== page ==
Monday, September 28, 2009

114. Ununquadium


Island of Stability

Ununquadium has lasted for thirty seconds without breaking up, which is very rare for an element this heavy. We're all terribly proud of it. Let's hear a big round of applause for ununquadium. Everybody! That's good.

The transfermian elements tend to be high-strung, everybody knows that. They're thoroughbreds, hothouse flowers, pampered little bundles of neuroses. You can look at them cross-eyed and they'll fall apart.

Not ununquadium. It had long been predicted that an atom with 114 protons and 184 neutrons would be particularly stable, and, well, just look at it! A little shaky, perhaps, a little damp on the forehead and jittery in the eyes, but still with us. That's because ununquadium is the first element in what's called an "island of stability," a region deep in the periodic table where an element's half-life is appreciably longer than those of its predecessors.

Why should this be? Well, evidence is mounting that it's a matter of character. Ununquadium began well by admitting that it has a problem holding things together. Then it sought help. It wasn't afraid of looking foolish. It didn't worry that people might think the less of it. It saw what needed to be done and did it.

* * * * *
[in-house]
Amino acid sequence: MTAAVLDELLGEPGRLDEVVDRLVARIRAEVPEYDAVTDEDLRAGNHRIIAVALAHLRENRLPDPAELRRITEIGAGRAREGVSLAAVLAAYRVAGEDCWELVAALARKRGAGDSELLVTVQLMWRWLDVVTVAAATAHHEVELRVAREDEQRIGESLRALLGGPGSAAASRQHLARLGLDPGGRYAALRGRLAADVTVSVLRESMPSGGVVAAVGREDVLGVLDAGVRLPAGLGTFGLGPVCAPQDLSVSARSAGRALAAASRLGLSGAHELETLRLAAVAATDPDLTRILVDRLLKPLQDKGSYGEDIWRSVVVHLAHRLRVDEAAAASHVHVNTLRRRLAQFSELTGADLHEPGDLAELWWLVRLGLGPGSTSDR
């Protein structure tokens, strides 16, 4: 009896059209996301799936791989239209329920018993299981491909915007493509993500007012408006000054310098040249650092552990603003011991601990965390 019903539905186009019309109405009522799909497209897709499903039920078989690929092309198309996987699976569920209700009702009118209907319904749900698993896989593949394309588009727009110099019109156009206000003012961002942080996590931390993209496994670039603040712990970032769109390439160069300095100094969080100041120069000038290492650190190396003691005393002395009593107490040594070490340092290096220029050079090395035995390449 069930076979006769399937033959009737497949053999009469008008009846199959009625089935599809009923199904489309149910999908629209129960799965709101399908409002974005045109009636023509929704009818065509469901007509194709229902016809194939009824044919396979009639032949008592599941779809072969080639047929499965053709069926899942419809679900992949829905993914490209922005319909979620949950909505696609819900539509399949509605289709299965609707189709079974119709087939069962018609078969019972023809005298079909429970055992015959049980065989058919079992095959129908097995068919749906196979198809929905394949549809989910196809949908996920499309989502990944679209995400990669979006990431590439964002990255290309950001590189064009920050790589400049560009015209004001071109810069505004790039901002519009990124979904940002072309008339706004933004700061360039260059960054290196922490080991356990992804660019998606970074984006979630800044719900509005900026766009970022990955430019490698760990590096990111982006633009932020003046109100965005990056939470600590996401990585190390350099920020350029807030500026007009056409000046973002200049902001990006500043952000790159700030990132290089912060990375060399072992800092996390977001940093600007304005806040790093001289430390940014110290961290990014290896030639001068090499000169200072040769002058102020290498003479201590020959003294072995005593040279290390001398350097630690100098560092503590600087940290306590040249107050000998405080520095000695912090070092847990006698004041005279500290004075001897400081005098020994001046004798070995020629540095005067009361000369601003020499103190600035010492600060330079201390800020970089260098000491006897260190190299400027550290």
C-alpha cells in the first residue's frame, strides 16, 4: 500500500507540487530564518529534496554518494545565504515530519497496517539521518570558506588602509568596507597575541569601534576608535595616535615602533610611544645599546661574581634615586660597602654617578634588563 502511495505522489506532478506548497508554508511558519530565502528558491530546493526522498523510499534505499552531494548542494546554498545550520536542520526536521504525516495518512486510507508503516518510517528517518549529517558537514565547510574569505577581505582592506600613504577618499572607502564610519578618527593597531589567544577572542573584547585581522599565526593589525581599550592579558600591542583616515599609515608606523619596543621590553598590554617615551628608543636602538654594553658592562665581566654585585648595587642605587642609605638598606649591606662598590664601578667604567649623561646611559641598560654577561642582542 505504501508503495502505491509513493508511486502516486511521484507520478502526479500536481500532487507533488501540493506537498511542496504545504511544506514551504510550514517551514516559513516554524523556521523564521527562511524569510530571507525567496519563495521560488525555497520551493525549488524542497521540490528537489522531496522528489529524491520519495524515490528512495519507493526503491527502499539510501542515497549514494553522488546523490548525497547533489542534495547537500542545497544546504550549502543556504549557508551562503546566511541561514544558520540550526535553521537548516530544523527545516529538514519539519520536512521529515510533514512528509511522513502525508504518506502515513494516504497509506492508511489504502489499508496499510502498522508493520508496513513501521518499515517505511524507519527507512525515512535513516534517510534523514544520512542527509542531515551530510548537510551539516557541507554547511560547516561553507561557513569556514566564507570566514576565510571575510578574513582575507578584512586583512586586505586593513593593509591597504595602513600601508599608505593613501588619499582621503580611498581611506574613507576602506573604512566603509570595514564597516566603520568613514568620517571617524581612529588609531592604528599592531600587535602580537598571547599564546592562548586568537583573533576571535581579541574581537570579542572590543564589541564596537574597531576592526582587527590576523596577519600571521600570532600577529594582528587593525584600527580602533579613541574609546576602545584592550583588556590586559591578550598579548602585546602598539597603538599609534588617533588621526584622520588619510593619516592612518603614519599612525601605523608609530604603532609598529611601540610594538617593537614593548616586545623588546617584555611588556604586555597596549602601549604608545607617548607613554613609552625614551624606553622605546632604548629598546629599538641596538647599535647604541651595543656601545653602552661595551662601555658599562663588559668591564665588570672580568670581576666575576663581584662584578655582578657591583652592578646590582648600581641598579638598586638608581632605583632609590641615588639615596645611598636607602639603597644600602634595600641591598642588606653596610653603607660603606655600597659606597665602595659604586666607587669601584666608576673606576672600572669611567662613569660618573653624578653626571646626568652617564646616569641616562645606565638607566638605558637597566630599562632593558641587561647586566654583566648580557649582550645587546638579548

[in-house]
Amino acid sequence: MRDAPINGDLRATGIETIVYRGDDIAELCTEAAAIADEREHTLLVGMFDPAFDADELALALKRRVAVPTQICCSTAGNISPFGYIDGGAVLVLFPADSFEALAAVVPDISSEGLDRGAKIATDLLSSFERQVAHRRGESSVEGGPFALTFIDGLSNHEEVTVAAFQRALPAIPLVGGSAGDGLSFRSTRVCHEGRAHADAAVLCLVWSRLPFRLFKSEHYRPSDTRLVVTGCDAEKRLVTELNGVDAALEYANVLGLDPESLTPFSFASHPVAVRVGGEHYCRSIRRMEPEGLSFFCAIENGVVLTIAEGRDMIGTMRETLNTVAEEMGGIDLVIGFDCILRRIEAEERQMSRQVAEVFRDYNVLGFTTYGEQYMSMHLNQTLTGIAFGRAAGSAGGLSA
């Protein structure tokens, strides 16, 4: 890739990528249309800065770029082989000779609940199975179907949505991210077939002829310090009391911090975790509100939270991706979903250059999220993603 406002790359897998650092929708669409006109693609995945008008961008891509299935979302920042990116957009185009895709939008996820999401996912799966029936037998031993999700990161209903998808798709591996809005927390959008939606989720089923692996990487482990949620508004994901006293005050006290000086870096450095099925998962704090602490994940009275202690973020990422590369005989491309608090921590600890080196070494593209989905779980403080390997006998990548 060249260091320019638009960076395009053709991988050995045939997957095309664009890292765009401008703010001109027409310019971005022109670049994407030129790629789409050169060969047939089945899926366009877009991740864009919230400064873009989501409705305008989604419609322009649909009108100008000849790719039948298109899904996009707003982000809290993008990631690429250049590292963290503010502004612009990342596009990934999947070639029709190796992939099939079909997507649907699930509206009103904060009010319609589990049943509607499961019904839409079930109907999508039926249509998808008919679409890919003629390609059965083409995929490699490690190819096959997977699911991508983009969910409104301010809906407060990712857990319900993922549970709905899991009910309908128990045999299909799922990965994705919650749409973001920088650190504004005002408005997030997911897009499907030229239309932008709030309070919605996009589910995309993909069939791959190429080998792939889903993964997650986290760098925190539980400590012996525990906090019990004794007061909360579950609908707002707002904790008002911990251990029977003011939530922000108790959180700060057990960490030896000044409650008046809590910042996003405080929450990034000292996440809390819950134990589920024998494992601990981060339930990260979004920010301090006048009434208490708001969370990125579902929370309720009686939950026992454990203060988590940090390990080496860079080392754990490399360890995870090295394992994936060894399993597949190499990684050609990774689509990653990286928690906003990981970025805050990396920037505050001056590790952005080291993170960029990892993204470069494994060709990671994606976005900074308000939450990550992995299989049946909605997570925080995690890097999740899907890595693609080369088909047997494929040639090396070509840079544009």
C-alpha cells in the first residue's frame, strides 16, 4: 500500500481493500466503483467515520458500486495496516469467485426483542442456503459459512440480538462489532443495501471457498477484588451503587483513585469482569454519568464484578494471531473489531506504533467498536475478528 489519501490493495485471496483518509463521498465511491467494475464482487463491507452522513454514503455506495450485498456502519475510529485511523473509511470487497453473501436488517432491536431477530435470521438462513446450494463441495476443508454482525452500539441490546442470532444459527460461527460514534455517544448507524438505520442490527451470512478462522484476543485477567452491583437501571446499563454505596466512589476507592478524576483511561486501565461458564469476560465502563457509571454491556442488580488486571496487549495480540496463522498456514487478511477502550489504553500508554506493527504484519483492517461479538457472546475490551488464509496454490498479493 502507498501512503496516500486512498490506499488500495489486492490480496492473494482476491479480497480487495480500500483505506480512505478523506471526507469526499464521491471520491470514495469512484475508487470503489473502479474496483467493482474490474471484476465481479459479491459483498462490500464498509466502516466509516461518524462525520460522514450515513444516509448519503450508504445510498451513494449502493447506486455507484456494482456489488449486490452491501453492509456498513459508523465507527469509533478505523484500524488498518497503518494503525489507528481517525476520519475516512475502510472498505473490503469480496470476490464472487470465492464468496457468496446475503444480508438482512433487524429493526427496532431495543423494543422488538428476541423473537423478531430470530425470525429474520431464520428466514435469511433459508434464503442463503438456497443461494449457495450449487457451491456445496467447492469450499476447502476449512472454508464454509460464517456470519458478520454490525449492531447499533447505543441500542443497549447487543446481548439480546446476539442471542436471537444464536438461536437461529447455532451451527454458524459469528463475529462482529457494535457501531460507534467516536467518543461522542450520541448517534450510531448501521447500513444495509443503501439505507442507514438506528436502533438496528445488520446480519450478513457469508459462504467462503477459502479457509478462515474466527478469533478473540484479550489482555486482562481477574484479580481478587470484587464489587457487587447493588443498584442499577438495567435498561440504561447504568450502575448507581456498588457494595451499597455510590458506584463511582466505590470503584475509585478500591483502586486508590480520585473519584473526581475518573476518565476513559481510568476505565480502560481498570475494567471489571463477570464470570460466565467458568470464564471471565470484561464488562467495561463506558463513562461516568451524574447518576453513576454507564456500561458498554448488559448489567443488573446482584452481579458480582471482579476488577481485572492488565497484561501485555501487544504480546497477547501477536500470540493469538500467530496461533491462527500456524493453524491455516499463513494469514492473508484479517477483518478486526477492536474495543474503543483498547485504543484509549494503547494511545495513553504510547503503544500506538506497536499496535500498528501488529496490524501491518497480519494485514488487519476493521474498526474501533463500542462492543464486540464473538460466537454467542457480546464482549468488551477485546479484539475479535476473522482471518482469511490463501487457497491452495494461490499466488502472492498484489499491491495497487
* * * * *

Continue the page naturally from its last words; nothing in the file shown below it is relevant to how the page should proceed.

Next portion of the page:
But that's not all! I understand that ununquadium has an important message for us. Something about God and the meaning of the universe, is that right? Yes, I see that it is. It's urgent that we know this, you say? I'm sure that it is. And in just a moment I'm going to ask you to come up front and share it with us.

First, however, I have a few brief announcements. Will the owner of the white Ford Taurus station wagon parked out front please move it? It's blocking the driveway, and if it's not moved soon, it will be towed. Next week's meeting has been postponed to the eighteenth, due to a scheduling mixup. Please mark your calendars. Those of you who haven't yet paid your annual dues should—

Oh. Dear me. Ununquadium seems to have split.

That's really a terrible pity, because I gather that what it had to say really was important. In fact, if I may share this with you, ununquadium confided to me just before I came up here that this might well be the single most important message any of us ever received. And now, alas, we'll never know what it was.

But let's not dwell on it. Life is too short.

© 2002 by Michael Swanwick and SCIFI.COM.

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